Glycerol Dehydratases: Biochemical Structures, Catalytic Mechanisms, and Industrial Applications in 1,3-Propanediol Production by Naturally Occurring and Genetically Engineered Bacterial Strains. Liu Jian-Zhong,Xu Wu,Chistoserdov Andrei,Bajpai Rakesh K Applied biochemistry and biotechnology To date, two types of glycerol dehydratases have been reported: coenzyme B12-dependent and coenzyme B12-independent glycerol dehydratases. The three-dimensional structure of the former is a dimer of αβγ heterotrimer, while that of the latter is a homodimer. Their mechanisms of reaction are typically enzymatic radical catalysis. Functional radical in both the glycerol dehydratases is the adenosyl radical. However, the adenosyl radical in the former originates from coenzyme B12 by homolytic cleavage, and that in the latter from S-adenosyl-methionine. Until some years ago, Clostridium butyricum VPI 1718 was the only microorganism known to possess B12-independent glycerol dehydratase, but since then, several other bacteria with this unique capability have been identified. This article focuses on the glycerol dehydratases and on 1,3-propanediol production from glycerol by naturally occurring and genetically engineered bacterial strains containing glycerol dehydratase. 10.1007/s12010-016-2051-6
Engineering Escherichia coli to assimilate β-alanine as a major carbon source. Applied microbiology and biotechnology The threat of global plastic waste accumulation has spurred the exploration of plastics derived from biological sources. A well-known example is polyester made of 1,3-propanediol (1,3-PDO). However, there is no known pathway to assimilate 1,3-PDO into the central carbon metabolism, posing a potential challenge to upcycling such plastic wastes. Here, we proposed that the 1,3-PDO assimilation pathway could pass through malonate semialdehyde (MSA) as an intermediate. Since MSA is a toxic aldehyde, β-alanine was chosen as a surrogate substrate in this study to construct the lower part of the proposed pathway. To this end, we successfully engineered E. coli MG1655 to assimilate β-alanine as the major carbon source. β-alanine could be easily converted into MSA using a β-alanine/pyruvate transaminase from Pseudomonas aeruginosa (PaBapt). However, the subsequent step to generate acetyl-CoA from MSA was unknown. After a series of phenotype screenings, adaptive laboratory evolution and transcriptomic analysis, two CoA-acylating MSA dehydrogenases from Vibrio natriegens (VnMmsD), were found to be able to complete the metabolic pathway. Optical density at 600 nm (OD) of the resulting strain E. coli BA02 could reach 4.5 after 96 h. Two approaches were subsequently used to improve its performance. First, PaBapt and both VnMmsDs were expressed from a single plasmid to mitigate antibiotic stress. Second, a native 3-hydroxy acid dehydrogenase (EcYdfG) was disrupted to address the carbon loss to 3-hydroxypropionate (3-HP) production from MSA. OD of the best-performing strain E. coli BA07∆ could reach 6 within 24 h using 5 g/L β-alanine. The construction of E. coli BA07∆ lays a solid foundation to establishing a 1,3-PDO assimilation pathway. KEYPOINTS: • This study demonstrates the implementation of a metabolic pathway to assimilate β-alanine as the major carbon source in E. coli MG1655. • Two V. natriegens CoA-acylating methyl malonate semialdehyde dehydrogenases were used to complete the pathway in E. coli BA02. • The construction of E. coli BA02 also revealed the plasmid fusion event between two plasmids with the same replication origin. 10.1007/s00253-023-12574-5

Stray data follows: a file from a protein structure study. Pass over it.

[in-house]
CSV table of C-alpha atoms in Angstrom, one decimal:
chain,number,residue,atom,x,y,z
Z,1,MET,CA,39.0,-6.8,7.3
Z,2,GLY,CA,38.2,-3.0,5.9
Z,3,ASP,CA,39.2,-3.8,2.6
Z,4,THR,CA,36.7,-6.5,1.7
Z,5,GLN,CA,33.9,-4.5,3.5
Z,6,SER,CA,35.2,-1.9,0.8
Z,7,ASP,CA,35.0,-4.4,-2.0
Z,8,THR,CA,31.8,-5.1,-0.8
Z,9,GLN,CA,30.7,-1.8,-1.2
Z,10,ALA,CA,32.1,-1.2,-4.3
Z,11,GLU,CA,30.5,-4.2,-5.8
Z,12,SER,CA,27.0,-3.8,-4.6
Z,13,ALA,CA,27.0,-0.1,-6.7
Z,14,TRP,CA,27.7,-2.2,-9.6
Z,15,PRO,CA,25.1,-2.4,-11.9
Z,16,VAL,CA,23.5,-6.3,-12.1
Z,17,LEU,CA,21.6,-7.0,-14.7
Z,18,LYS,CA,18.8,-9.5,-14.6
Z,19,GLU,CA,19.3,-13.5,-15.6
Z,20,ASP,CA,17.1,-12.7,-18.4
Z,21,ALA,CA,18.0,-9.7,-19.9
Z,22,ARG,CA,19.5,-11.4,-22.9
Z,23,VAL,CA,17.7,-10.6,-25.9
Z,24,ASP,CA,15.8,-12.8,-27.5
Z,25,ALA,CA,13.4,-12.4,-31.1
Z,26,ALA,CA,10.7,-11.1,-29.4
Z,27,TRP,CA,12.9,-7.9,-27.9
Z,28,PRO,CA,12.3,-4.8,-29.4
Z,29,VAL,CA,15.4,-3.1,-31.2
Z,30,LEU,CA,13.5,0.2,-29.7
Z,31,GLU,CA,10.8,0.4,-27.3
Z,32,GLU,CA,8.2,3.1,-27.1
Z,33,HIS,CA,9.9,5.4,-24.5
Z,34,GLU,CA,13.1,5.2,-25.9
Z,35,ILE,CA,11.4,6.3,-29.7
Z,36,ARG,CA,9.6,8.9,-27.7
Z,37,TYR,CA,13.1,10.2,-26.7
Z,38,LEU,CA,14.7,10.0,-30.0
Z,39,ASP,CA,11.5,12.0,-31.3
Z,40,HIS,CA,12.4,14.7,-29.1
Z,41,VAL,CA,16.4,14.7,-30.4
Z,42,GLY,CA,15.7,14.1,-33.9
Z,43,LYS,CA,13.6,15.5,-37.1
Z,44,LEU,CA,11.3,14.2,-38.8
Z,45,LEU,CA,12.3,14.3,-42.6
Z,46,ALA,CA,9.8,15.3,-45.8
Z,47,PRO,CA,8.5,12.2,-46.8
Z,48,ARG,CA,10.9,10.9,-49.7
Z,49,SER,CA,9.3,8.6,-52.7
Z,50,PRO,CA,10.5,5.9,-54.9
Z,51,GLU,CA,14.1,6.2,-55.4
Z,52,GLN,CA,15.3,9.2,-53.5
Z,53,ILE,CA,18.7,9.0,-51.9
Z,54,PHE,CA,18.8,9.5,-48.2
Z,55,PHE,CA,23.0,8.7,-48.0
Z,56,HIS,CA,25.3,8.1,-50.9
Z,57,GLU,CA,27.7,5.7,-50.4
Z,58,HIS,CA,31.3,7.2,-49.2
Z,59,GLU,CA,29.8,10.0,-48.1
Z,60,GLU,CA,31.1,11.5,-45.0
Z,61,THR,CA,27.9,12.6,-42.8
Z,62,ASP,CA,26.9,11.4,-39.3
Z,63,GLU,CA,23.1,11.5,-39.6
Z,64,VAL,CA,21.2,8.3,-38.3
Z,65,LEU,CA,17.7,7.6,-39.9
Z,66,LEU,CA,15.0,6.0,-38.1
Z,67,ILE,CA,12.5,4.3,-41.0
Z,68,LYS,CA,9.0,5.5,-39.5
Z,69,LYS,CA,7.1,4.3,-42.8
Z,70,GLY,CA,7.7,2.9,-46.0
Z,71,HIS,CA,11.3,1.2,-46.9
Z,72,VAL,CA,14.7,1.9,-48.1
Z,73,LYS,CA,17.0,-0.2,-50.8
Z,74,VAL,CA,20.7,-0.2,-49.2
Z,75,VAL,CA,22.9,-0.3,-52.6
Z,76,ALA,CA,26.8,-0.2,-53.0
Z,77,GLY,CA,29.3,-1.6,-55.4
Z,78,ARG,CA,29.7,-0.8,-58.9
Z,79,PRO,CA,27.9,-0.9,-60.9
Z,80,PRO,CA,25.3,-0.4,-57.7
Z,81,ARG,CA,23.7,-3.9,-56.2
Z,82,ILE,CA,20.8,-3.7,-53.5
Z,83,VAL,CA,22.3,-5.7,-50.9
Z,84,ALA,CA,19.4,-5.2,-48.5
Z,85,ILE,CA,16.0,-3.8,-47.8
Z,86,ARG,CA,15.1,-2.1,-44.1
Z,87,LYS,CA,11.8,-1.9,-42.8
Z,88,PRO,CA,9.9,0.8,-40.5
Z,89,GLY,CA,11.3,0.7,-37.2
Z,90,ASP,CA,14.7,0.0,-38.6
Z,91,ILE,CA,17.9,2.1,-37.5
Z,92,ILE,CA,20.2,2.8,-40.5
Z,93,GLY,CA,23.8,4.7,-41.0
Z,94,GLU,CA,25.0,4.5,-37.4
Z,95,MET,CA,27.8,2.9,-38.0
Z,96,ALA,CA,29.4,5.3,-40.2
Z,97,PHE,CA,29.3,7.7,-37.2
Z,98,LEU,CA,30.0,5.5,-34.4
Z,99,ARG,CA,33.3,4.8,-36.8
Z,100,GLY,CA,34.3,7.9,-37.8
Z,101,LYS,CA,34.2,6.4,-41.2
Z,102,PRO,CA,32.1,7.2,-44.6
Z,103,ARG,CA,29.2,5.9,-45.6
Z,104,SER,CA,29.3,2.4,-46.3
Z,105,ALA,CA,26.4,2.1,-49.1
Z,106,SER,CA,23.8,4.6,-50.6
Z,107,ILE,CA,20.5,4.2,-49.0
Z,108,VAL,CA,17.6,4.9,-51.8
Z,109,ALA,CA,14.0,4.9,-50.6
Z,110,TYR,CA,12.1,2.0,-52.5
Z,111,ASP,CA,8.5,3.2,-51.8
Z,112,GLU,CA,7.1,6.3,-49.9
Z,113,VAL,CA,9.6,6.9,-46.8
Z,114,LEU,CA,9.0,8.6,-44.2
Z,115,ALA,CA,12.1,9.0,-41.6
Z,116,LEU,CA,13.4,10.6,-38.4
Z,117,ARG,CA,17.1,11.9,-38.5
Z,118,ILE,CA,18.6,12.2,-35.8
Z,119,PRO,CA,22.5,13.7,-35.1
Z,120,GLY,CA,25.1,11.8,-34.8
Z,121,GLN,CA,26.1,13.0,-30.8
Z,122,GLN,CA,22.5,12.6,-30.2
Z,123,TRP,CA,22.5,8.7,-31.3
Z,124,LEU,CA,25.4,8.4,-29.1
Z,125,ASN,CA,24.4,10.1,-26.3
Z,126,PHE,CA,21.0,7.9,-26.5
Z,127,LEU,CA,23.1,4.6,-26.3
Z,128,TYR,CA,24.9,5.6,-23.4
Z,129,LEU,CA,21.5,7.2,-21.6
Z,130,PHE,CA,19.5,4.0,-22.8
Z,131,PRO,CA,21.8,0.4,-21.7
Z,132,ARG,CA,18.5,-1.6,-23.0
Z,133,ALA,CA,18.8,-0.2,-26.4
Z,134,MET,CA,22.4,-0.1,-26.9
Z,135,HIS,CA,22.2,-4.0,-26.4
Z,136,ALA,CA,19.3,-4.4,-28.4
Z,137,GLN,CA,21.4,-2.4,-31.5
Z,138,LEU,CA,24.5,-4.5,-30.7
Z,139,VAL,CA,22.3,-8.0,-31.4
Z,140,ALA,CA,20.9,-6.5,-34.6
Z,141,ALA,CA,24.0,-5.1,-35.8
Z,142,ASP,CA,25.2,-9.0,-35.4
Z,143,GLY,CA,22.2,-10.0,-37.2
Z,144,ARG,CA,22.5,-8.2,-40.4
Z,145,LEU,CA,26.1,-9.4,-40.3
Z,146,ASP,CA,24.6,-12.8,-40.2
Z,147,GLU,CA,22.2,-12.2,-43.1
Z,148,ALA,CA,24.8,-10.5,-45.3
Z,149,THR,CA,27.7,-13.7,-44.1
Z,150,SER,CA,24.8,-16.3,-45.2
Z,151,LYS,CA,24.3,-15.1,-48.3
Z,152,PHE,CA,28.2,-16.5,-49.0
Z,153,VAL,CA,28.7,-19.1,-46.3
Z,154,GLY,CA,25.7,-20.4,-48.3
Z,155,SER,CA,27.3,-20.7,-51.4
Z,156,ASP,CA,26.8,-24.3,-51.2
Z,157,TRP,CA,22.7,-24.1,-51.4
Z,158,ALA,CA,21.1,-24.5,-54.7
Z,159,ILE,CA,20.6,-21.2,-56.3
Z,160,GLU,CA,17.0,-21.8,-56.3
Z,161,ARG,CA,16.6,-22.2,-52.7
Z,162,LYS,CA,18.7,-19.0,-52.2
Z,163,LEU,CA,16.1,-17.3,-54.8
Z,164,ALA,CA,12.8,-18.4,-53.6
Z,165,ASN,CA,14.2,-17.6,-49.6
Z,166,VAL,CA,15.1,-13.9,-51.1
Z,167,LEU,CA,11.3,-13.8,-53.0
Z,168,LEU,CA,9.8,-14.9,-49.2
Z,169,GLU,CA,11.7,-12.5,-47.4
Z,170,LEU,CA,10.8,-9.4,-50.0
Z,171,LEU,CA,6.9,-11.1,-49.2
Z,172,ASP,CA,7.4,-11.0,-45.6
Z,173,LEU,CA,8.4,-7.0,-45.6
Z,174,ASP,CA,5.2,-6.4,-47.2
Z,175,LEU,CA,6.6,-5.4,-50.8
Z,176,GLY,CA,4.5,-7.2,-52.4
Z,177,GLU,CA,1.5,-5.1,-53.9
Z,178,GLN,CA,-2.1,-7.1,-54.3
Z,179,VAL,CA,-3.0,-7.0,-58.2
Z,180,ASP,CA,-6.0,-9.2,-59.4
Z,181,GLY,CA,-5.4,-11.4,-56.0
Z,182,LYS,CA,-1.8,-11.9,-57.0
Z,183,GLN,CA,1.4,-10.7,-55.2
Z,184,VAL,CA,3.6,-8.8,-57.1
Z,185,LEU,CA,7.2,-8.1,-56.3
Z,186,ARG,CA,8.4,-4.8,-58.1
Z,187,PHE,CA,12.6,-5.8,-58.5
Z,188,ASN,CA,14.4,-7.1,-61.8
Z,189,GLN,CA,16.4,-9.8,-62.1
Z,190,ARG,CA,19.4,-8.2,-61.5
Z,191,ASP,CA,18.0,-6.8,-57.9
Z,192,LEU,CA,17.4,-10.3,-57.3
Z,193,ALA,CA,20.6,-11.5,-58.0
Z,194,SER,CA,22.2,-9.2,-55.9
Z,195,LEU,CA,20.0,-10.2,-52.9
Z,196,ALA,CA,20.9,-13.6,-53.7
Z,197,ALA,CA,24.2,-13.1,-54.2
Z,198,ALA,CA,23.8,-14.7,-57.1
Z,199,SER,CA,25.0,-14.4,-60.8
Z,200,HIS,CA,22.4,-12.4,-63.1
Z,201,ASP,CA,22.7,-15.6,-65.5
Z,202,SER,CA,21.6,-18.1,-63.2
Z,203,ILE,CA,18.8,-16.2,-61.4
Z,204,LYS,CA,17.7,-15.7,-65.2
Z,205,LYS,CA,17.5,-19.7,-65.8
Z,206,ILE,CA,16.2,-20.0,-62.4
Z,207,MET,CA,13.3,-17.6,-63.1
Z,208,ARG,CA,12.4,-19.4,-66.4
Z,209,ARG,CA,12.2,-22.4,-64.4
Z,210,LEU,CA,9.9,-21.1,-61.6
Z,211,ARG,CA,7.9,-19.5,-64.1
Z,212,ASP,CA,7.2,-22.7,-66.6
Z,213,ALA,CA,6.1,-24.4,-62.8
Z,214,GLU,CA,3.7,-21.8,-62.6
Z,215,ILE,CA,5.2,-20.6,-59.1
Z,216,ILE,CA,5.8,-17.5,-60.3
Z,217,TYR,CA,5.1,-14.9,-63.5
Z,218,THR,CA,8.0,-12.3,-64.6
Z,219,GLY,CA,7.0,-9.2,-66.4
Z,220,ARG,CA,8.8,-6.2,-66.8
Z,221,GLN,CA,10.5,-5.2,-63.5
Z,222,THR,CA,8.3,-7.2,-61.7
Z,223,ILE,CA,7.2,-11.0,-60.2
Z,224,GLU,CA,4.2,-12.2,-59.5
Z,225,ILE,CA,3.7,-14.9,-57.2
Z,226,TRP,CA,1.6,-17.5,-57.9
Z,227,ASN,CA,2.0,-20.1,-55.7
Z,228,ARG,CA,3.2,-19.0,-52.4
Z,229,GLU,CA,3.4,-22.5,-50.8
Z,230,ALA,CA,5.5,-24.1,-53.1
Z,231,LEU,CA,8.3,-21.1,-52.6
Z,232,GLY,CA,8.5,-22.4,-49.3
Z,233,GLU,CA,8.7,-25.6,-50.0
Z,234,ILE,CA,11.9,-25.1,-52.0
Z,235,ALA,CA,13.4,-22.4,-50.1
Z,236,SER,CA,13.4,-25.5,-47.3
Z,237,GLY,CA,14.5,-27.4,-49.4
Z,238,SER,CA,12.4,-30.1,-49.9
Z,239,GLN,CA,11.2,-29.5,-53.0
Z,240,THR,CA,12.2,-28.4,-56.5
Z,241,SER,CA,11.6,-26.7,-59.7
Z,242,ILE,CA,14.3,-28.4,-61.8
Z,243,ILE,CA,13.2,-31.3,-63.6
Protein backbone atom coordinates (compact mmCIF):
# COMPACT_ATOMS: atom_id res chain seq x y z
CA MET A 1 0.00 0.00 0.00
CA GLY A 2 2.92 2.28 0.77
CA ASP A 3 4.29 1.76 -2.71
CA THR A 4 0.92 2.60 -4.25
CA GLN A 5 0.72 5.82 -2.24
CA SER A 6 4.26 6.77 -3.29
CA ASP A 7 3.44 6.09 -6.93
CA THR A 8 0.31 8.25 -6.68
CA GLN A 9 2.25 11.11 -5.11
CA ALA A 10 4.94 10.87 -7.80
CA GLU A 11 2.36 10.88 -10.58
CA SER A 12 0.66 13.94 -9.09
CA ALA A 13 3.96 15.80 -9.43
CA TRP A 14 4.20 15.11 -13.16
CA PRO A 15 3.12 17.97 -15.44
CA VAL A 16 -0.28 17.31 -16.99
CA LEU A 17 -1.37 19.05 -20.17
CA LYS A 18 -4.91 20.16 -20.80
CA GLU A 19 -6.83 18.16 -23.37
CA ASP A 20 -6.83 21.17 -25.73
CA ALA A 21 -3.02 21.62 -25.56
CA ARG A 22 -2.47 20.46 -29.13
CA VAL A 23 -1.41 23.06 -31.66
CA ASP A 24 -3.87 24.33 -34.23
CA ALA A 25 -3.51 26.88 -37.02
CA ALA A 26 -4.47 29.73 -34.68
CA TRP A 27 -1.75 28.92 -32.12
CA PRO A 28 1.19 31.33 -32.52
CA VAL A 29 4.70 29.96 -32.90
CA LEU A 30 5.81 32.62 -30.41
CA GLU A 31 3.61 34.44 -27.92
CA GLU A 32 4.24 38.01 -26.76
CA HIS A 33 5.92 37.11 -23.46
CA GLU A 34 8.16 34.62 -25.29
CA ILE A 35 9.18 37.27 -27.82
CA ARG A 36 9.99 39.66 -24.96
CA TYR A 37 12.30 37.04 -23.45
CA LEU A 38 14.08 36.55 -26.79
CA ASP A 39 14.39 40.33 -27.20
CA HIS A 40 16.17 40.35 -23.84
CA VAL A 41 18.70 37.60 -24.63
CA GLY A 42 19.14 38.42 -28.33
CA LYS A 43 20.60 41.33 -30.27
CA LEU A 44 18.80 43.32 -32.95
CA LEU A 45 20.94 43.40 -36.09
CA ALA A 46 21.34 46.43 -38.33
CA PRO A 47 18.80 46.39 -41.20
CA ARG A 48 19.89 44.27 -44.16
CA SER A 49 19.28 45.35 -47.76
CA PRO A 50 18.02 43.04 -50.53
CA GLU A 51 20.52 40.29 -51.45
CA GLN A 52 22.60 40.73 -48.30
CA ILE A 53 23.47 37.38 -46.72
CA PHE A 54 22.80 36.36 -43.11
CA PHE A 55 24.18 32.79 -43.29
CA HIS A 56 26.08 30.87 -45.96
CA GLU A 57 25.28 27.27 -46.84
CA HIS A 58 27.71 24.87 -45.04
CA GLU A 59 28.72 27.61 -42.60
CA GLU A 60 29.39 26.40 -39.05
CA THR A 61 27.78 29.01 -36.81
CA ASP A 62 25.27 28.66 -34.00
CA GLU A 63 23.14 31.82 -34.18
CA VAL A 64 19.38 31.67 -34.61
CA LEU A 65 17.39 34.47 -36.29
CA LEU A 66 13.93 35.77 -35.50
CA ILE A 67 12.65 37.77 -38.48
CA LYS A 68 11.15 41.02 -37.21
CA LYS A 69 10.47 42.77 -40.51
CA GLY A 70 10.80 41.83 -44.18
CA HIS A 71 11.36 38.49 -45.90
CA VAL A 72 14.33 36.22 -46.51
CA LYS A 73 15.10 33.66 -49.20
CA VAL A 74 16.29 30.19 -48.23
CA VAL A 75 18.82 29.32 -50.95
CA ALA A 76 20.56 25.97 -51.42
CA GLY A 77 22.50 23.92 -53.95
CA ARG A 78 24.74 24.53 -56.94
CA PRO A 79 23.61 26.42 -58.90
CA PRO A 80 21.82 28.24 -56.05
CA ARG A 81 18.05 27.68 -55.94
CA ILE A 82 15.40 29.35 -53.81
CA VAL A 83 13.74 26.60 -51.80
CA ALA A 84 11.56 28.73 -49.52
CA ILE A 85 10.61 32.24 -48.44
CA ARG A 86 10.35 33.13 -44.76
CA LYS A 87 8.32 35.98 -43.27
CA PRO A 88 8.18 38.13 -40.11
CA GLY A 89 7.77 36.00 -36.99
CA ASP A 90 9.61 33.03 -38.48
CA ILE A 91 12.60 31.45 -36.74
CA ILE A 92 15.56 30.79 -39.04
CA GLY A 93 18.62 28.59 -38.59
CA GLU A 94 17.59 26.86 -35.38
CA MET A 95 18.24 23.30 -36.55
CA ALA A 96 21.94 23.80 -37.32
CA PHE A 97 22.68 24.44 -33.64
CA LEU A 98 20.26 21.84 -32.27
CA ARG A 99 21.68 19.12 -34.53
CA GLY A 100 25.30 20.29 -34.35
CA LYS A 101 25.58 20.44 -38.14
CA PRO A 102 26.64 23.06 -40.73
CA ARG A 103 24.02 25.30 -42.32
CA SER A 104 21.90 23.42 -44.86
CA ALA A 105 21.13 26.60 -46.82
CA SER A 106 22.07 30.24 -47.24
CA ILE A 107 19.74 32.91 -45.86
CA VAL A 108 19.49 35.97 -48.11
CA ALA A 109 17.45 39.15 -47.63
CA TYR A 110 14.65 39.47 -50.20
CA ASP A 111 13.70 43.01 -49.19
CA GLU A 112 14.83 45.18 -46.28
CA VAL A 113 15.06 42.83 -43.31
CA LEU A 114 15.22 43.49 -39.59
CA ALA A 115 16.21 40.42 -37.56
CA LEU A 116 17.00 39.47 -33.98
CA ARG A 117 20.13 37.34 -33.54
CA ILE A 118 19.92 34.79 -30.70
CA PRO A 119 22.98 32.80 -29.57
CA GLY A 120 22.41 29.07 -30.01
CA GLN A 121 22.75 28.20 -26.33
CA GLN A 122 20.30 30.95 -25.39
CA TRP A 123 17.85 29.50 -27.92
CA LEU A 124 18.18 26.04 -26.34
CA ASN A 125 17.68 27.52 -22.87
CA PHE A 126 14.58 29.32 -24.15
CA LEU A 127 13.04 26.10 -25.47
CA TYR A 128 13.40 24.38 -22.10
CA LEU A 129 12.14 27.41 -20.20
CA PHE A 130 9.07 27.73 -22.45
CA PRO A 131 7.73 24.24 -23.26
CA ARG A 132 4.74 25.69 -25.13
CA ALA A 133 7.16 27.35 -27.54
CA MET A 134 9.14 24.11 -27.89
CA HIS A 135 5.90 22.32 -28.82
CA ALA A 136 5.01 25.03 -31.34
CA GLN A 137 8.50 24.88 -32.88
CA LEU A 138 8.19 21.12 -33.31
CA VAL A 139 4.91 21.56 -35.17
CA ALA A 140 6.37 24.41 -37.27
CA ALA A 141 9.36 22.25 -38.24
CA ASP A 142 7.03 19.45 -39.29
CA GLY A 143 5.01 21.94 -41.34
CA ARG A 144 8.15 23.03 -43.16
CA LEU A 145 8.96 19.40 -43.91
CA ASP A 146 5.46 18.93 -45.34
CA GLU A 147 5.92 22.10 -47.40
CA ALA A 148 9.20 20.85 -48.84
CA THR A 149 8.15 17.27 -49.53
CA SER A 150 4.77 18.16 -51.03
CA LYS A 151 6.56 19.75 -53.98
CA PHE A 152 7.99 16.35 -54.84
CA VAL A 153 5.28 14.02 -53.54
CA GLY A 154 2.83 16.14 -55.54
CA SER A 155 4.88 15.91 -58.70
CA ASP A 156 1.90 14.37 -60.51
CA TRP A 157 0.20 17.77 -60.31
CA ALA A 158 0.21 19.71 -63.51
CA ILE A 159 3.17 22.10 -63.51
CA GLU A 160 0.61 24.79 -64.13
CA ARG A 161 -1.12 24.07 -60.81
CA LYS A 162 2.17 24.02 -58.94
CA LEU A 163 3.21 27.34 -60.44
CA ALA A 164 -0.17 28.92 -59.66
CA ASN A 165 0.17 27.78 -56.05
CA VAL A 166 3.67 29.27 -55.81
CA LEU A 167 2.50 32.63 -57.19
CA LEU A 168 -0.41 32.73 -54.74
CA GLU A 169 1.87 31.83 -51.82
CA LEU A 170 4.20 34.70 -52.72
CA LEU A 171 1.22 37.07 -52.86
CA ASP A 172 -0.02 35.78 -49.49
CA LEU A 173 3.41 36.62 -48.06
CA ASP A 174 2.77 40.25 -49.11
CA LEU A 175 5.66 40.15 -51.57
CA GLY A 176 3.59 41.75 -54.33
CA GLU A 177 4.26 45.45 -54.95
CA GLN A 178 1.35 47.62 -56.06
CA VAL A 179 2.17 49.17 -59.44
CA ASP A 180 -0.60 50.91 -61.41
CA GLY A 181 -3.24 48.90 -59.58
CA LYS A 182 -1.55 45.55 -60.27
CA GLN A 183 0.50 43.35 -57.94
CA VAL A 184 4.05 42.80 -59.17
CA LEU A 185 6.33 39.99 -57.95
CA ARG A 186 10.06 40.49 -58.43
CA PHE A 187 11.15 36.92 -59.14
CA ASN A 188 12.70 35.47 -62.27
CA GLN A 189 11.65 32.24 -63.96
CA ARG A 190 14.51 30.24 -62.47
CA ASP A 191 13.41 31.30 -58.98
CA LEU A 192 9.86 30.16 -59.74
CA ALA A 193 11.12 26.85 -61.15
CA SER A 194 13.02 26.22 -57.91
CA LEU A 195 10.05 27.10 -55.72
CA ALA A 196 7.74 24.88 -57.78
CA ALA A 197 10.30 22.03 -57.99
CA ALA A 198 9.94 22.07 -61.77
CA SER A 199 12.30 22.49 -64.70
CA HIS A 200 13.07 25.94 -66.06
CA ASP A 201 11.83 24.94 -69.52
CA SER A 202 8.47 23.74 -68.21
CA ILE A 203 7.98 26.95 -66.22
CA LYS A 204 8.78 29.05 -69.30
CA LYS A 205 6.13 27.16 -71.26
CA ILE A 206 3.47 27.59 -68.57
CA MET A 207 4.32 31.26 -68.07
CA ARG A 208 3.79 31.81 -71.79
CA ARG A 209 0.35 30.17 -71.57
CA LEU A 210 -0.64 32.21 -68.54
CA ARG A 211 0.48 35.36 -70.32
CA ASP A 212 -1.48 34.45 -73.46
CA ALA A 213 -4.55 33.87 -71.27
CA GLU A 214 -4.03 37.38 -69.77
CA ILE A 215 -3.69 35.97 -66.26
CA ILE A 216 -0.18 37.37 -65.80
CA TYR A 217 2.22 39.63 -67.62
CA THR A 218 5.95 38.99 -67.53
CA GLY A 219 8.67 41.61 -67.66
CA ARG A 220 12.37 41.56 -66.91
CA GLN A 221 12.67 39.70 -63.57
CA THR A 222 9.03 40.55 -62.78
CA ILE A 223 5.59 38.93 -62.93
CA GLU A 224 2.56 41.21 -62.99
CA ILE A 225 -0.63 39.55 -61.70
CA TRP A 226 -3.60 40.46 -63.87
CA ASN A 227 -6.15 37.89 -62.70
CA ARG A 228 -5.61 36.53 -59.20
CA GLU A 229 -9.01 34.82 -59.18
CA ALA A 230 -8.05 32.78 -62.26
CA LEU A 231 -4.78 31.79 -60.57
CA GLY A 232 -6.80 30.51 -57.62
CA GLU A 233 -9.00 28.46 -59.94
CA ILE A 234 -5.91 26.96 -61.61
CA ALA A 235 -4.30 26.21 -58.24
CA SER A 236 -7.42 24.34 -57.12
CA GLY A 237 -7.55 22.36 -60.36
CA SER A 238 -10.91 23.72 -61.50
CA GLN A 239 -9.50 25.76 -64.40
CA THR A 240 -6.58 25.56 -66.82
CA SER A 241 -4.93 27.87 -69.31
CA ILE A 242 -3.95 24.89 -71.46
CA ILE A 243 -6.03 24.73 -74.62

High-level co-production of 3-hydroxypropionic acid and 1,3-propanediol from glycerol: Metabolic engineering and process optimization. Bioresource technology 3-Hydroxypropionic acid (3-HP) and 1,3-propanediol (1,3-PDO) are value-added chemicals with versatile applications in the chemical, pharmaceutical, and food industries. Nevertheless, sustainable production of 3-HP and 1,3-PDO is often limited by the lack of efficient strains and suitable fermentation configurations. Herein, attempts have been made to improve the co-production of both metabolites through metabolic engineering of Escherichia coli and process optimization. First, the 3-HP and 1,3-PDO co-biosynthetic pathways were recruited and optimized in E. coli, followed by coupling the pathways to the transhydrogenase-mediated cofactor regeneration systems that increased cofactor availability and product synthesis. Next, pathway rebalancing and block of by-product formation significantly improved 3-HP and 1,3-PDO net titer. Subsequently, glycerol flux toward 3-HP and 1,3-PDO synthesis was maximized by removing metabolic repression and fine-tuning the glycerol oxidation pathway. Lastly, the combined fermentation process optimization and two-stage pH-controlled fed-batch fermentation co-produced 140.50 g/L 3-HP and 1,3-PDO, with 0.85 mol/mol net yield. 10.1016/j.biortech.2022.128438
Engineering Escherichia coli for Direct Production of 1,2-Propanediol and 1,3-Propanediol from Starch. Sato Rintaro,Tanaka Tomonari,Ohara Hitomi,Aso Yuji Current microbiology Diols are versatile chemicals used for multiple manufacturing products. In some previous studies, Escherichia coli has been engineered to produce 1,2-propanediol (1,2-PDO) and 1,3-propanediol (1,3-PDO) from glucose. However, there are no reports on the direct production of these diols from starch instead of glucose as a substrate. In this study, we directly produced 1,2-PDO and 1,3-PDO from starch using E. coli engineered for expressing a heterologous α-amylase, along with the expression of 1,2-PDO and 1,3-PDO synthetic genes. For this, the recombinant plasmids, pVUB3-SBA harboring amyA gene for α-amylase production, pSR5 harboring pct, pduP, and yahK genes for 1,2-PDO production, and pSR8 harboring gpd1-gpp2, dhaB123, gdrAB, and dhaT genes for 1,3-PDO production, were constructed. Subsequently, E. coli BW25113 (ΔpflA) and BW25113 strains were transformed with pVUB3-SBA, pSR5, and/or pSR8. Using these transformants, direct production of 1,2-PDO and 1,3-PDO from starch was demonstrated under microaerobic condition. As a result, the maximum production titers of 1,2-PDO and 1,3-PDO from 1% glucose as a sole carbon source were 13 mg/L and 150 mg/L, respectively. The maximum production titers from 1% starch were similar levels (30 mg/L 1,2-PDO and 120 mg/L 1,3-PDO). These data indicate that starch can be an alternative carbon source for the production of 1,2-PDO and 1,3-PDO in engineered E. coli. This technology could simplify the upstream process of diol bioproduction. 10.1007/s00284-020-02189-8